Starred Review. Ida Mae Brandon Gladney, a sharecropper’s wife, left Mississippi for Milwaukee in 1937, after her cousin was falsely accused of stealing a white man’s turkeys and was almost beaten to death. In 1945, George Swanson Starling, a citrus picker, fled Florida for Harlem after learning of the grove owners’ plans to give him a “necktie party” (a lynching). Robert Joseph Pershing Foster made his trek from Louisiana to California in 1953, embittered by “the absurdity that he was doing surgery for the United States Army and couldn’t operate in his own home town.” Anchored to these three stories is Pulitzer Prize–winning journalist Wilkerson’s magnificent, extensively researched study of the “great migration,” the exodus of six million black Southerners out of the terror of Jim Crow to an “uncertain existence” in the North and Midwest. Wilkerson deftly incorporates sociological and historical studies into the novelistic narratives of Gladney, Starling, and Pershing settling in new lands, building anew, and often finding that they have not left racism behind. The drama, poignancy, and romance of a classic immigrant saga pervade this book, hold the reader in its grasp, and resonate long after the reading is done.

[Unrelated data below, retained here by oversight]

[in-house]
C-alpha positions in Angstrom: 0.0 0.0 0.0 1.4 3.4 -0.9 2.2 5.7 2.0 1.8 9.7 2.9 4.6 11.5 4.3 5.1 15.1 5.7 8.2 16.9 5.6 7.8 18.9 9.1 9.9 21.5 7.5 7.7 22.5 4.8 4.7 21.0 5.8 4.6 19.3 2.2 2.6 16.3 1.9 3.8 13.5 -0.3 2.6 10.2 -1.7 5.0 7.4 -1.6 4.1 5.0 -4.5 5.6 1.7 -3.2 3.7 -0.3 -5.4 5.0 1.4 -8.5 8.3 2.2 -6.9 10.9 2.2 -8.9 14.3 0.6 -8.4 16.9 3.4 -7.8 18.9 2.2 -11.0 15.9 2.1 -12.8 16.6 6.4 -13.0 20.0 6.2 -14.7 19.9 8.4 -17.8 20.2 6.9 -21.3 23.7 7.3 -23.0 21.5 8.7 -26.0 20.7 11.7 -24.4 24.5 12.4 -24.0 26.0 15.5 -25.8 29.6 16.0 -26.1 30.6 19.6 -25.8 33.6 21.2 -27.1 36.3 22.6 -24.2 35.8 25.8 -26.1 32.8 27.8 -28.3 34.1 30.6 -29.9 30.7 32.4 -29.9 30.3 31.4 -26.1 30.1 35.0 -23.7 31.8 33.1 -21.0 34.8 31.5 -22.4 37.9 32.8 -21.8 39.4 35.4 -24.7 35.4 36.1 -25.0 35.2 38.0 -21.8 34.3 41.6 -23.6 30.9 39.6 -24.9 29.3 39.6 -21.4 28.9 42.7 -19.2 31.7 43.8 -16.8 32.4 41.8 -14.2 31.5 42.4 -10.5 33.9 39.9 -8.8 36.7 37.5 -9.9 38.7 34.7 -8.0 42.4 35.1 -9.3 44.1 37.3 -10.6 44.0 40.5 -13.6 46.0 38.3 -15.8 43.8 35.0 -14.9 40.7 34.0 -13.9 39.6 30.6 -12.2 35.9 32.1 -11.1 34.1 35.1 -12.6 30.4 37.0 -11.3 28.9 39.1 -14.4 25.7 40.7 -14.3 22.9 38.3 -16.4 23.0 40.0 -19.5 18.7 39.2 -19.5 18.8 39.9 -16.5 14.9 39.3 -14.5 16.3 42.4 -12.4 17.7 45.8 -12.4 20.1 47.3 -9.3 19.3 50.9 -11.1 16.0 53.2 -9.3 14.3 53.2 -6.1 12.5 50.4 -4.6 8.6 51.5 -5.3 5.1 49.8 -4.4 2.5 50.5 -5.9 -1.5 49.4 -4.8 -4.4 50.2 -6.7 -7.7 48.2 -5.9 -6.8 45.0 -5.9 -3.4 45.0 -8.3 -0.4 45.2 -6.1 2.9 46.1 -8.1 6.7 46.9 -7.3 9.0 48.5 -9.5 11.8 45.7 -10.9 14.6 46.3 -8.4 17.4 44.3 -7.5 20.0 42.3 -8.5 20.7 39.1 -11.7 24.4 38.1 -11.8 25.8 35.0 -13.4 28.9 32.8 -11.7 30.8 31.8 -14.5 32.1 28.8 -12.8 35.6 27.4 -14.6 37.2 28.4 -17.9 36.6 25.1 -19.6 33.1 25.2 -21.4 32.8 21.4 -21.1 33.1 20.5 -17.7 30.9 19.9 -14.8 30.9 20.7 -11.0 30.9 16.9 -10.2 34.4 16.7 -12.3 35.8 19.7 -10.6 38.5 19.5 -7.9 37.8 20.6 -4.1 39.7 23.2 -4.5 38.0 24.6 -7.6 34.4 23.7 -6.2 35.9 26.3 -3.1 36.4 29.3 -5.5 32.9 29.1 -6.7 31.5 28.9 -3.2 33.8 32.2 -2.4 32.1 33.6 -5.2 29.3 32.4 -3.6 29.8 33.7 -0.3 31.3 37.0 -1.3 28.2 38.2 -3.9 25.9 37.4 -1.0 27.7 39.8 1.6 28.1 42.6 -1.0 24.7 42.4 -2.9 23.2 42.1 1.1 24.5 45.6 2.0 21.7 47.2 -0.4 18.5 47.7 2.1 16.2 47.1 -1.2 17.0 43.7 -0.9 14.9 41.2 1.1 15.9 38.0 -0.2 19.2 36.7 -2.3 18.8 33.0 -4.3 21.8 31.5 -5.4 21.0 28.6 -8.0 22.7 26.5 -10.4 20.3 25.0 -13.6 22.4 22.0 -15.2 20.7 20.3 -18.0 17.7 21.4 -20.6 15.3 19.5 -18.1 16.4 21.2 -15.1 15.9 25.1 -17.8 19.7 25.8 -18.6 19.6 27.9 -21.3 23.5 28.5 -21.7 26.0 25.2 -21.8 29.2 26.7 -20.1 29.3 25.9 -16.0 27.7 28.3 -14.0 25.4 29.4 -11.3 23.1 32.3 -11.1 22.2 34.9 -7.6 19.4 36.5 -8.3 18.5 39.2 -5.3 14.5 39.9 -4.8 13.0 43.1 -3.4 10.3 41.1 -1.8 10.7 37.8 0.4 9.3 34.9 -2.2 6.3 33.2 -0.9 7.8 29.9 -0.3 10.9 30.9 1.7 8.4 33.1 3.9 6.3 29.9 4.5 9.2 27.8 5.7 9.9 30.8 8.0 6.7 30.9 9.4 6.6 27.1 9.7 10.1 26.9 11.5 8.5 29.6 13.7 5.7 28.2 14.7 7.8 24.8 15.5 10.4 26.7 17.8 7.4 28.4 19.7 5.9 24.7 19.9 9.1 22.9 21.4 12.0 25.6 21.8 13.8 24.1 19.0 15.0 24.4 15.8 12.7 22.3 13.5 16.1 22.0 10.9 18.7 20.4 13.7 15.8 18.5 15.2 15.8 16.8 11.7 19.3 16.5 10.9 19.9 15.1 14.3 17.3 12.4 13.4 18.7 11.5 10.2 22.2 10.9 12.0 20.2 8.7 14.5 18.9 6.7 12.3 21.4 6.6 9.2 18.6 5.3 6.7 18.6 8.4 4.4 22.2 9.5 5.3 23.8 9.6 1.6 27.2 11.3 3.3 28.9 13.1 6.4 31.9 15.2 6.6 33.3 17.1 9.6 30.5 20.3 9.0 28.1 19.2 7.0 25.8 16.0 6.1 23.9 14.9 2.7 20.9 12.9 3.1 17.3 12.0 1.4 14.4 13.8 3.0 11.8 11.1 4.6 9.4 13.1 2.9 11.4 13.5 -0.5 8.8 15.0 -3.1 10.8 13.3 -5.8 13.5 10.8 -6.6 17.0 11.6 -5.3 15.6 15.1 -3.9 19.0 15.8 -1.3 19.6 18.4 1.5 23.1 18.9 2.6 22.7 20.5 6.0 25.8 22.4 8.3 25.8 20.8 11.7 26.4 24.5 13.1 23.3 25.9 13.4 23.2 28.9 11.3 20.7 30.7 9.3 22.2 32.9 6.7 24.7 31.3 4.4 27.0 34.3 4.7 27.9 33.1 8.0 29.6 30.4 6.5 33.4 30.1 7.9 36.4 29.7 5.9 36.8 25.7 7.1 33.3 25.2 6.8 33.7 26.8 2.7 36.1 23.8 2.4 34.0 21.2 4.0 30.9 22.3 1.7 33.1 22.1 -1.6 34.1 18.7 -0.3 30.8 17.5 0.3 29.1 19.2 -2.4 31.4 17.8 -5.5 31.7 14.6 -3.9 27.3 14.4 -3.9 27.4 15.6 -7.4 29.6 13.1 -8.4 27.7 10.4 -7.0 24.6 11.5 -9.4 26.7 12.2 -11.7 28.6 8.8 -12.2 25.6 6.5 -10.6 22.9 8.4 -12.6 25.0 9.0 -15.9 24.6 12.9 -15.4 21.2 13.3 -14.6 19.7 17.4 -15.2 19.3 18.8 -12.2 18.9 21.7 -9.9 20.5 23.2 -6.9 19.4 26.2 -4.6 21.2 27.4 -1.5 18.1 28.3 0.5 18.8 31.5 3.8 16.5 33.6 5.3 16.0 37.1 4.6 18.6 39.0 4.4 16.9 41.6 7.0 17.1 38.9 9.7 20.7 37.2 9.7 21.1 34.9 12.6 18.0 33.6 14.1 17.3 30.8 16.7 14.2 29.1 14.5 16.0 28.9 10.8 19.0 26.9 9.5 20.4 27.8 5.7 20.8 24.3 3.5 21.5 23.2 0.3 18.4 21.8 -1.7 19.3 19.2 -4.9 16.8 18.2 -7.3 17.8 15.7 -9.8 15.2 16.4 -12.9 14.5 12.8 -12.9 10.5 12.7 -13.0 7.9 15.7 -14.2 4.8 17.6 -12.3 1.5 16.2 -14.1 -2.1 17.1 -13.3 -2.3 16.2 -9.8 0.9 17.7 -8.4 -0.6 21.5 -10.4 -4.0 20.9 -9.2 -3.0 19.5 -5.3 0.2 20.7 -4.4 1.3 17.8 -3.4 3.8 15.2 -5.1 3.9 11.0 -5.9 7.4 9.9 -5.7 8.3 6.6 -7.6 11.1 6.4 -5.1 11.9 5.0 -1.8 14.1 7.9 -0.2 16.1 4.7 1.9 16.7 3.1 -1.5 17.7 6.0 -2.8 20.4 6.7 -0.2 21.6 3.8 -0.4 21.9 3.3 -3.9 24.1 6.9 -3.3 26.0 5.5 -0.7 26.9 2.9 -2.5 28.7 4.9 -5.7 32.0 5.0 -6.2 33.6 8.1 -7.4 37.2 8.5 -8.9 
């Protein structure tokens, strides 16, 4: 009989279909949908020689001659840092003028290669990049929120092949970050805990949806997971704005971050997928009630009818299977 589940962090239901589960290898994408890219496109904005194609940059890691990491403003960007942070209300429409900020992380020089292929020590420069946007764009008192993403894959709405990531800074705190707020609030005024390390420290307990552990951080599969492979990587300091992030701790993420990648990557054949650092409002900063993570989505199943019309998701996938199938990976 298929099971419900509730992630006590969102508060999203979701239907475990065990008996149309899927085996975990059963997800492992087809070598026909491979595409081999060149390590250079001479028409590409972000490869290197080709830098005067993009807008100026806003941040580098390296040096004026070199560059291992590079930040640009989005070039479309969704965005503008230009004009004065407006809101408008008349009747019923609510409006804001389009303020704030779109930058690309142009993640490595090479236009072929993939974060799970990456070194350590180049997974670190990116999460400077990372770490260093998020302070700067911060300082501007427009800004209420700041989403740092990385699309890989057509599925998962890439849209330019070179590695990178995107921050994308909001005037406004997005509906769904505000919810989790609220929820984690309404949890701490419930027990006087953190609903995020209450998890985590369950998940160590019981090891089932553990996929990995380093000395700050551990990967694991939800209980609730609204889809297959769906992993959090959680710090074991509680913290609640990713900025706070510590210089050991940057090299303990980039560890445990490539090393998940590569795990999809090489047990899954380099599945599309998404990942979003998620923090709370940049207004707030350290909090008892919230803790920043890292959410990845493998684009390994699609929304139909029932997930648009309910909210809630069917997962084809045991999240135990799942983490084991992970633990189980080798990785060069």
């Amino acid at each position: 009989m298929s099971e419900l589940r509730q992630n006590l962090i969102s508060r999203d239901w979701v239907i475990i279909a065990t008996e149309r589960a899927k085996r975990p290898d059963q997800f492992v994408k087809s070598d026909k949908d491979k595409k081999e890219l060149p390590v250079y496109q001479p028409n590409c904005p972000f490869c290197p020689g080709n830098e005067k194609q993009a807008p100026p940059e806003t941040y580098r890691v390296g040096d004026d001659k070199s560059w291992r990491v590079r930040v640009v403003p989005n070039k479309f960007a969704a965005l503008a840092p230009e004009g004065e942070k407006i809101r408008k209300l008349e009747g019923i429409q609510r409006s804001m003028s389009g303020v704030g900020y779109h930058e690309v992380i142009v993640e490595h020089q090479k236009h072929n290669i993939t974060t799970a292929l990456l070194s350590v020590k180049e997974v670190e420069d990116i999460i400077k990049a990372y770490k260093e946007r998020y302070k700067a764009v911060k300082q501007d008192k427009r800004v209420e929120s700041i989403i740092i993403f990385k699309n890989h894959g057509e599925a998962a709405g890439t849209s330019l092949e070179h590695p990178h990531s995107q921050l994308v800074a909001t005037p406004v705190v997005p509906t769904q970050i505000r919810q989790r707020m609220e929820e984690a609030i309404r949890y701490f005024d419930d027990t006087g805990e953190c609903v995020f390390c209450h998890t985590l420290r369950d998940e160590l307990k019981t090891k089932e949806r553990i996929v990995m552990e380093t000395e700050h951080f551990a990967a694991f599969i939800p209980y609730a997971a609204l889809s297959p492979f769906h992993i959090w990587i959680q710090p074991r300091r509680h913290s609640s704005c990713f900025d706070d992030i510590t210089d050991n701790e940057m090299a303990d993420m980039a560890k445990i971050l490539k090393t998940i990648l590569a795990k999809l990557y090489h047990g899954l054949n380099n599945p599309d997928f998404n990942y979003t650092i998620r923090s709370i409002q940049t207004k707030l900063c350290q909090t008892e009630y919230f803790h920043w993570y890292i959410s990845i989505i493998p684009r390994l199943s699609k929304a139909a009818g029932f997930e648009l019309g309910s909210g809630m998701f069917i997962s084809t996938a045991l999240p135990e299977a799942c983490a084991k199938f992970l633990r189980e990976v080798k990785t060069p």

Kim’s other suggestions:

A Week in Winter November 29, 2016

by Maeve Binchy Relatively short (337p), sweet light read from great British story teller. Here are quotes from Amazon:

 

Stoneybridge is a small town on the west coast of Ireland where all the families know each other. When Chicky Starr decides to take an old, decaying mansion set high on the cliffs overlooking the windswept Atlantic Ocean and turn it into a restful place for a holiday by the sea, everyone thinks she is crazy. Helped by Rigger (a bad boy turned good who is handy around the house) and Orla, her niece (a whiz at business), Stone House is finally ready to welcome its first guests to the big warm kitchen, log fires, and understated elegant bedrooms. Laugh and cry with this unlikely group as they share their secrets and—maybe—even see some of their dreams come true. Full of Maeve’s trademark warmth and humor, once again, she embraces us with her grand storytelling.